Keywords are critical in identifying the appropriate literature in a research field [7]. As specified by [8]: “keywords represent the core research of a paper.” A keywords network offers a copy of an information area that provides insight into the available subjects and how these topics are related and sorted [9]. Therefore, the VOSviewer 1.6.11 software was applied to provide a keyword co-occurrence network, and bibliographic data were derived from Scopus. Author keywords were used to generate a network of keywords. A sum of 1931 keywords were obtained from the dataset, regarding the full counting. Table 1 presents the parameter settings for keyword visualization.

Table 1 Parameter settings

The resulting network contains 500 nodes and 4000 links, as shown in Fig. 3, which also presents the main fields for forecasting coronavirus. Stronger links in the network visualization are indicated by thicker lines [10]. It can be seen in Fig. 3 that Coronavirus, prediction, epidemic, human, and forecasting have connection links. Moreover, Fig. 3 presents a network visualization based on keywords, where Coronavirus, prediction, epidemic, human, statistical analysis, quarantine, hospitalization, mortality, and weather are among the top keywords on which researchers focused. In Fig. 3, the cluster is indicated by color, and the bigger circle represents the keyword that is used most.

Fig. 3

Networks across the links (keywords analysis)

Figure 4 presents the detailed analysis of the sum of works cited and the number of records versus affiliations. The filtered numbers of records and works cited include a minimum of 1 and 18, respectively.

Fig. 4

A detailed analysis (sum of works cited and number of records vs. Affiliations)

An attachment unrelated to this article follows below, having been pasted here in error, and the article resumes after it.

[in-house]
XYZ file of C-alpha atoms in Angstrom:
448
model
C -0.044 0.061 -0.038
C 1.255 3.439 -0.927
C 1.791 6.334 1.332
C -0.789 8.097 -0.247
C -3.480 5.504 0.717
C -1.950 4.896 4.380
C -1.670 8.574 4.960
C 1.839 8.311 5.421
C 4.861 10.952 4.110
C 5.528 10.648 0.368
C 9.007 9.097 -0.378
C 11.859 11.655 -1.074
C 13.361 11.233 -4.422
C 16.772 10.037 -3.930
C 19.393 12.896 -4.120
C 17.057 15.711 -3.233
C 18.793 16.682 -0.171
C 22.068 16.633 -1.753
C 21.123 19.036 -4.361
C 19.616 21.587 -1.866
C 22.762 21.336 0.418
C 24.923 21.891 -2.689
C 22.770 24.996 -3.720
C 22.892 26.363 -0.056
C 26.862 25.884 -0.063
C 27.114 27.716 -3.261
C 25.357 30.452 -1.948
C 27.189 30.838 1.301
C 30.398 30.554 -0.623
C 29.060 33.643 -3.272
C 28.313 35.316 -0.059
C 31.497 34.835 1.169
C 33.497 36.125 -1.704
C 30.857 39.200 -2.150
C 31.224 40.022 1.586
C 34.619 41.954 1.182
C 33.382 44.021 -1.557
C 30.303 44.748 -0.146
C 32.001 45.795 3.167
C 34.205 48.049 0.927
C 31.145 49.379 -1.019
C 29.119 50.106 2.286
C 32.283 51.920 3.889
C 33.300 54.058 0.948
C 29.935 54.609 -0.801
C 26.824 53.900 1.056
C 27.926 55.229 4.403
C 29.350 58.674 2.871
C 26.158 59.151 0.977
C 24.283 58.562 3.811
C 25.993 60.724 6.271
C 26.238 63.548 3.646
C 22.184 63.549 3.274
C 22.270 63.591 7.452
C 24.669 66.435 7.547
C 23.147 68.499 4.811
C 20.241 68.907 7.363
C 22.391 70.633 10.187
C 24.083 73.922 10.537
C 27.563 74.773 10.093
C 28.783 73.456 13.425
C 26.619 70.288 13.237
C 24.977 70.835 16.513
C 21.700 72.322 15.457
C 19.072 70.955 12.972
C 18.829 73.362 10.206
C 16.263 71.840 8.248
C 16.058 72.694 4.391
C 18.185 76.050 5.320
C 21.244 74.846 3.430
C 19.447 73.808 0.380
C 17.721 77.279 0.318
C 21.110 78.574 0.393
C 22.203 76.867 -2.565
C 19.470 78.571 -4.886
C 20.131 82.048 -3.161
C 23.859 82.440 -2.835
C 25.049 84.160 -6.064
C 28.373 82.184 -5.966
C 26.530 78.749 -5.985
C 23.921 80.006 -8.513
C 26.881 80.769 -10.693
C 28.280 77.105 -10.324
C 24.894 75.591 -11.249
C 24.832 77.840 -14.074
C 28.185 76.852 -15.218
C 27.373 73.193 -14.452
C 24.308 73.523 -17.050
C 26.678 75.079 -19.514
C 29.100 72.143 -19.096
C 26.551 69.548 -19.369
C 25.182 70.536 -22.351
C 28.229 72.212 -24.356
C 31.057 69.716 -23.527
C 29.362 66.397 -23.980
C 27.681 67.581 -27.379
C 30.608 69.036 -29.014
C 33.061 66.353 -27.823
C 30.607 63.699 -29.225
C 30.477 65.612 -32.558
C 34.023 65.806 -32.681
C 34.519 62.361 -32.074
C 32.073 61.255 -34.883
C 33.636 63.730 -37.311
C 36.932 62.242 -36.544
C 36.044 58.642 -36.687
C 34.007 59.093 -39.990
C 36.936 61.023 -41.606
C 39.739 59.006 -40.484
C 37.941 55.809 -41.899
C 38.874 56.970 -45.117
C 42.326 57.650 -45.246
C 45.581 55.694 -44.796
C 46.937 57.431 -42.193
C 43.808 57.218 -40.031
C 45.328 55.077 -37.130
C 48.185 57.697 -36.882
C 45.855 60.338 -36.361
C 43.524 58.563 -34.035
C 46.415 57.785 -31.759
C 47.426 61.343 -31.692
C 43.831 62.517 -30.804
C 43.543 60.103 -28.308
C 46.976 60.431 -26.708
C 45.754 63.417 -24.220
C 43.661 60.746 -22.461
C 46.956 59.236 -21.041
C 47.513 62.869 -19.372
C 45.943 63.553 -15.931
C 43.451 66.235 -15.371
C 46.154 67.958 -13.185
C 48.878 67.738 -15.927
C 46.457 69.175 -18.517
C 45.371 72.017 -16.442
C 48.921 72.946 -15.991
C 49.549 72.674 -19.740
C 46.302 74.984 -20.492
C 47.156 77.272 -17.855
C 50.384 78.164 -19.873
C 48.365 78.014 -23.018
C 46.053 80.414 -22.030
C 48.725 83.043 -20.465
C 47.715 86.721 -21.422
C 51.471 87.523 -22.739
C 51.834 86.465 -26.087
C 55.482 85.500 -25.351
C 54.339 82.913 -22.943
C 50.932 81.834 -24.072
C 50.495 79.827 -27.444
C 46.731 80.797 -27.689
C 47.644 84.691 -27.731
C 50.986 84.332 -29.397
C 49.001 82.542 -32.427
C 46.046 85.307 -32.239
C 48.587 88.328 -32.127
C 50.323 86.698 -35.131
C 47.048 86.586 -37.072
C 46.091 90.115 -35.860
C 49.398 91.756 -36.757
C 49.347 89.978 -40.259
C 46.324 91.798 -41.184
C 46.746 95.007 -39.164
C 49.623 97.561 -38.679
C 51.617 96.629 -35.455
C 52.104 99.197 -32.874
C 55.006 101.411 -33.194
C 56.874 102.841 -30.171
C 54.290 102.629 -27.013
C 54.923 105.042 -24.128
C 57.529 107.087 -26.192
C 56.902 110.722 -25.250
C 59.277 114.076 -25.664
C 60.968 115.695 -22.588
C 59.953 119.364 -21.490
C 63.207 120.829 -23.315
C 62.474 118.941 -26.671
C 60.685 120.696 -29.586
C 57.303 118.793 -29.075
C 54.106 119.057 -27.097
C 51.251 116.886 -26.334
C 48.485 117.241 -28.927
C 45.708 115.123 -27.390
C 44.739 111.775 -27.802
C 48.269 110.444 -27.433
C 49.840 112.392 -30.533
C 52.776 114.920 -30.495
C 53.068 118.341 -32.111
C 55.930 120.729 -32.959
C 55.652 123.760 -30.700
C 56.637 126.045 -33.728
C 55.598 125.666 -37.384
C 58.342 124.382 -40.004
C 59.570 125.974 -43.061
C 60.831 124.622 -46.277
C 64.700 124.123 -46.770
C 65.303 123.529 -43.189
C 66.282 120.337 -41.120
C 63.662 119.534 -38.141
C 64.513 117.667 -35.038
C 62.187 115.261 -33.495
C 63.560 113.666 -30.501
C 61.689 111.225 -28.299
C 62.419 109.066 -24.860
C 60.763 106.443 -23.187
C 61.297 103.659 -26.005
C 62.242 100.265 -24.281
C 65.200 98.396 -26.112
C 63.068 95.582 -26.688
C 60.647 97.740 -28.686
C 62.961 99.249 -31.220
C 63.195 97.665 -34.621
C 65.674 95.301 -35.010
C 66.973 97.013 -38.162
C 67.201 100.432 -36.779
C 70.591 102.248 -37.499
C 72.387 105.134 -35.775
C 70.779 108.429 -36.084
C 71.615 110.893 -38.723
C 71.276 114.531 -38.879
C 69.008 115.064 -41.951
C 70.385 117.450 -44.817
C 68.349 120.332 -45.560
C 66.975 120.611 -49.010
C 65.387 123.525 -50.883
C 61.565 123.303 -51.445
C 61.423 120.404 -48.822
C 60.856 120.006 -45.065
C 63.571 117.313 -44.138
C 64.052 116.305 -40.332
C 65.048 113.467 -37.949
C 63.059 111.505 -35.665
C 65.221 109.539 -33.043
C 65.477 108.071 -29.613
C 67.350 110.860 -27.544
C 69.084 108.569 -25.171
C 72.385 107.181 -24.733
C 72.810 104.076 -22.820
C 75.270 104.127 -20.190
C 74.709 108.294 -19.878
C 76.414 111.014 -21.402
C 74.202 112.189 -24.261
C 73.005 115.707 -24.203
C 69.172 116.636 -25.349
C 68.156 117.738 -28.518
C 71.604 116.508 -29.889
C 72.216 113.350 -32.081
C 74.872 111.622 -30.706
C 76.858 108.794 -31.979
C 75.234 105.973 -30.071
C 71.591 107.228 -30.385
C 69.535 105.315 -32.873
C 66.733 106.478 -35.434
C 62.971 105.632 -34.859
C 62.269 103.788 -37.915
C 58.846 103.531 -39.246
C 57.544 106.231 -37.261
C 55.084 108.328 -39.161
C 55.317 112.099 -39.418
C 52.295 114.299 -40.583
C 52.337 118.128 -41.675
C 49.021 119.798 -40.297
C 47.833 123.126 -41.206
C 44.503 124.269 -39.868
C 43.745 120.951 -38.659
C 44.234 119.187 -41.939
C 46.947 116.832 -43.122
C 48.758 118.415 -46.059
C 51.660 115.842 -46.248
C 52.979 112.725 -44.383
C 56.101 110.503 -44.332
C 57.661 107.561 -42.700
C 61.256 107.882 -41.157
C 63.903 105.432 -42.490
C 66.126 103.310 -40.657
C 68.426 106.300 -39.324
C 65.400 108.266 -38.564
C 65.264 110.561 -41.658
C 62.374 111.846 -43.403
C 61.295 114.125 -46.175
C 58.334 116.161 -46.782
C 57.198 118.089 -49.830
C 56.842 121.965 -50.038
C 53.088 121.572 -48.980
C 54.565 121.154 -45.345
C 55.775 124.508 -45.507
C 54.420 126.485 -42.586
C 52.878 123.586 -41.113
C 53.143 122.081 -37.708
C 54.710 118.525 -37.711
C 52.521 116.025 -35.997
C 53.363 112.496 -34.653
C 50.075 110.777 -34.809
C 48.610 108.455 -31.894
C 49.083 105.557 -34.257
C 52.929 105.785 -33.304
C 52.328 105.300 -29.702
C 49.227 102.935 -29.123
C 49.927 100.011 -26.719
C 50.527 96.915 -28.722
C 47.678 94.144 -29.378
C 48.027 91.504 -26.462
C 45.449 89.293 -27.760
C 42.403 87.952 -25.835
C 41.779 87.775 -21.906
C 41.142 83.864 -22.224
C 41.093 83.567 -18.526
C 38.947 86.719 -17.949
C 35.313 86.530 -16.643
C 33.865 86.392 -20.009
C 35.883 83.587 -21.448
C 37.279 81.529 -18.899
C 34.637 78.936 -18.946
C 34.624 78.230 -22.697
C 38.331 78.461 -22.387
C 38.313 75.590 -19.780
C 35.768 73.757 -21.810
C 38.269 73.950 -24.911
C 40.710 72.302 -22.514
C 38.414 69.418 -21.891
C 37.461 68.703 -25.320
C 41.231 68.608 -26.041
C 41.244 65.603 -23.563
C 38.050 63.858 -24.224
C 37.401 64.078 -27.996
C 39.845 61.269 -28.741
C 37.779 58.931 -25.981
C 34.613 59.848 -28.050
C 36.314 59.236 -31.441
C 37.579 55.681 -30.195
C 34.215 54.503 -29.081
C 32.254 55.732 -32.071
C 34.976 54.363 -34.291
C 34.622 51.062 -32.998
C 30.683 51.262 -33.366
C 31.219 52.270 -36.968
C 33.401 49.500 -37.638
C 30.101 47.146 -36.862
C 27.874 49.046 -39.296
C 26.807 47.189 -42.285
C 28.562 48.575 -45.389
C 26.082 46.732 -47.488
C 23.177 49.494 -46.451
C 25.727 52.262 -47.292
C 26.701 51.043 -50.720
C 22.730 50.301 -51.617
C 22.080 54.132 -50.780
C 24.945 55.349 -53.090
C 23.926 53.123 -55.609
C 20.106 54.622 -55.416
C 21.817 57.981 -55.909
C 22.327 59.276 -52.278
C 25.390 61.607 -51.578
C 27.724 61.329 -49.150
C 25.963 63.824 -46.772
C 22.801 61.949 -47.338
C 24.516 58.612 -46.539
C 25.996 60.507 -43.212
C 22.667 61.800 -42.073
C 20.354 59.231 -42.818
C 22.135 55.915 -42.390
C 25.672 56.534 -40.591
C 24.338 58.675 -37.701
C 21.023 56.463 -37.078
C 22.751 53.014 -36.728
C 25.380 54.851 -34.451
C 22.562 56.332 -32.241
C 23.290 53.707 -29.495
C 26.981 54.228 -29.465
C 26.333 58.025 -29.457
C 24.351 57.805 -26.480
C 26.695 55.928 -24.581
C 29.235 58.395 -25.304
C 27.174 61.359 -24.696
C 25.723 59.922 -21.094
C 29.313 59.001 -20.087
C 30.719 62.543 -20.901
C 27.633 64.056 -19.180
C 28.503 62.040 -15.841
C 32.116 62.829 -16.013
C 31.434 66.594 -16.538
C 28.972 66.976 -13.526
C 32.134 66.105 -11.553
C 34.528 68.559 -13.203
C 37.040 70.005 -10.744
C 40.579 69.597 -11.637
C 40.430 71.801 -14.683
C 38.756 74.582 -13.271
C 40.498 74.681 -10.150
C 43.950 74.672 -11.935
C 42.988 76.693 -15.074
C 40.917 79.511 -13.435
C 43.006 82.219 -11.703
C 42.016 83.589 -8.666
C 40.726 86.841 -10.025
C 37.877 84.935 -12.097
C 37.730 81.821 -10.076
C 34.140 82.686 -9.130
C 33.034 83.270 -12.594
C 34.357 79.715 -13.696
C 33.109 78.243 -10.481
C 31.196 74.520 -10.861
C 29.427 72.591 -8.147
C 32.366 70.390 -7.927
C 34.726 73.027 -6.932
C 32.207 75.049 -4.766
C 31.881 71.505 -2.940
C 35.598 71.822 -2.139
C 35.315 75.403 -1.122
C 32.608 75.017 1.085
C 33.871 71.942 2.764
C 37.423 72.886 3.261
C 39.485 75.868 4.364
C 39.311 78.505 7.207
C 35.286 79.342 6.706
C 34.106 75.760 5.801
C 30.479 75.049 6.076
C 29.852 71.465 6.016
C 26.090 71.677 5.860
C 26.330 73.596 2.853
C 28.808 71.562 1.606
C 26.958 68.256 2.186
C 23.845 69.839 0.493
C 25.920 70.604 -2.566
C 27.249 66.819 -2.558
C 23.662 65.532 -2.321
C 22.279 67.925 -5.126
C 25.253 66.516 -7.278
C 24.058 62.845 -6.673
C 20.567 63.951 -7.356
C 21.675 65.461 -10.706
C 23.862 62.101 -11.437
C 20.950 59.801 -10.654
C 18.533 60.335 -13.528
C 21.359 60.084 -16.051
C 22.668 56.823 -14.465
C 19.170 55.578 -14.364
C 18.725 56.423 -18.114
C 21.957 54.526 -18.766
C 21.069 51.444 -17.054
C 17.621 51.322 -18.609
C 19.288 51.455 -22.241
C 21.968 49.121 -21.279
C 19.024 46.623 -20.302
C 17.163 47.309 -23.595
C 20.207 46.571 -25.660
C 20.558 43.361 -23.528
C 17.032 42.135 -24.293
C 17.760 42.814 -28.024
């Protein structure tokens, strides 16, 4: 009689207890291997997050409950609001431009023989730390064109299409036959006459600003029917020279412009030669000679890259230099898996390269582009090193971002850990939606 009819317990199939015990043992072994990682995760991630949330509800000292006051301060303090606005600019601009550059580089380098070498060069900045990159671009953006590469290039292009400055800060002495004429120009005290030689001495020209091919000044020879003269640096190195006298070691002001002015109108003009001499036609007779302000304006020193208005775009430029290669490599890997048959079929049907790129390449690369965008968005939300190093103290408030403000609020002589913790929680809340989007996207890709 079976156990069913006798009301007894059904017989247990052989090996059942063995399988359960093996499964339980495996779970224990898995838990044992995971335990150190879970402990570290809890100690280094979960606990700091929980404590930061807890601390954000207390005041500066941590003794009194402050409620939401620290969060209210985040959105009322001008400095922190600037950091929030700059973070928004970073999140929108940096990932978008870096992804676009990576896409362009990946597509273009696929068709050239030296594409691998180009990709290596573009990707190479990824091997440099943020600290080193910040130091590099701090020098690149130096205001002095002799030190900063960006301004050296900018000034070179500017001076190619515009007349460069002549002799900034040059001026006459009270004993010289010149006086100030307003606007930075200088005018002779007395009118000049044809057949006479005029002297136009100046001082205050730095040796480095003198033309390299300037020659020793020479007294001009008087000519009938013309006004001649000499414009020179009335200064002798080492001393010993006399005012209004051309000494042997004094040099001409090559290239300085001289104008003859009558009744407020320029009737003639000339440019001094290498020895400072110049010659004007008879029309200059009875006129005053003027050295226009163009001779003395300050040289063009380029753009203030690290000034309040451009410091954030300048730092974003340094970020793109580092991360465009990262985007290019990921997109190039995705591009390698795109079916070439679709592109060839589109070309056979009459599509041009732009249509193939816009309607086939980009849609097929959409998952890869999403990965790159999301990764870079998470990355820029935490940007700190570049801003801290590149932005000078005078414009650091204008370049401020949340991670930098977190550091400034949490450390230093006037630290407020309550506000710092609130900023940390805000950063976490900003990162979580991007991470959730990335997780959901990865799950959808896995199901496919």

Generic illustrations

Several epidemic models have been used by researchers to estimate the outbreak in the short and long term [11,12,13,14]. The most applied epidemic models are the susceptible, infected, and recovered (SIR) model and susceptible, exposed, infected, and recovered (SEIR). The SIR model [15, 16] is described as shown in Fig. 5:

Fig. 5

Susceptible, infected, and recovered (SIR) model

In terms of mathematical modeling, the SIR model is shown below [17]:

$$\frac{{{\text{d}}s}}{{{\text{d}}t}} = - \beta IS$$
$$\frac{{{\text{d}}I}}{{{\text{d}}t}} = \beta IS - \gamma I$$
$$\frac{{{\text{d}}R}}{{{\text{d}}t}} = \gamma I$$

where S is the number of individuals susceptible at time t; I is the number of infected individuals at time t; R is the number of recovered individuals at time t; and \(\beta\) and \(\gamma\) are the transmission rate and rate of recovery (removal), respectively. The SEIR model [18] is similar to the SIR model except that variable E is added for the fraction of individuals that have been infected but are asymptomatic. The SEIR model and the related equations are presented in Fig. 6.

Fig. 6

The susceptible, exposed, infected, and recovered (SEIR) diagram [18]

The equations of the SEIR model are defined below:

$$\frac{{{\text{d}}S(t)}}{{{\text{d}}t}} = - \beta \frac{S(t)I(t)}{N} - \alpha S(t)$$
$$\frac{{{\text{d}}E(t)}}{{{\text{d}}t}} = \beta \frac{S(t)I(t)}{N} - \gamma E(t)$$
$$\frac{{{\text{d}}I(t)}}{{{\text{d}}t}} = \gamma E(t) - \delta I(t)$$
$$\frac{{{\text{d}}Q(t)}}{{{\text{d}}t}} = \delta I(t) - \lambda (t)Q(t) - \kappa (t)Q(t)$$
$$\frac{{{\text{d}}R(t)}}{{{\text{d}}t}} = \lambda (t)Q(t)$$
$$\frac{{{\text{d}}D(t)}}{{{\text{d}}t}} = \kappa (t)Q(t)$$
$$\frac{{{\text{d}}P(t)}}{{{\text{d}}t}} = \alpha S(t)$$

where \(\alpha\) depicts the protection rate; \(\beta\) is the infection rate; \(\gamma\) is the inverse of the average latent time;\(\delta\) represents the inverse of the average quarantine time; \(\lambda_{0} \,{\text{and}}\,\lambda_{1}\) are coefficients used in the time-dependent cure rate; and \(\kappa_{0} \,\) and \(\,\kappa_{1}\) are coefficients used in the time-dependent mortality rate [18].

Mathematical modeling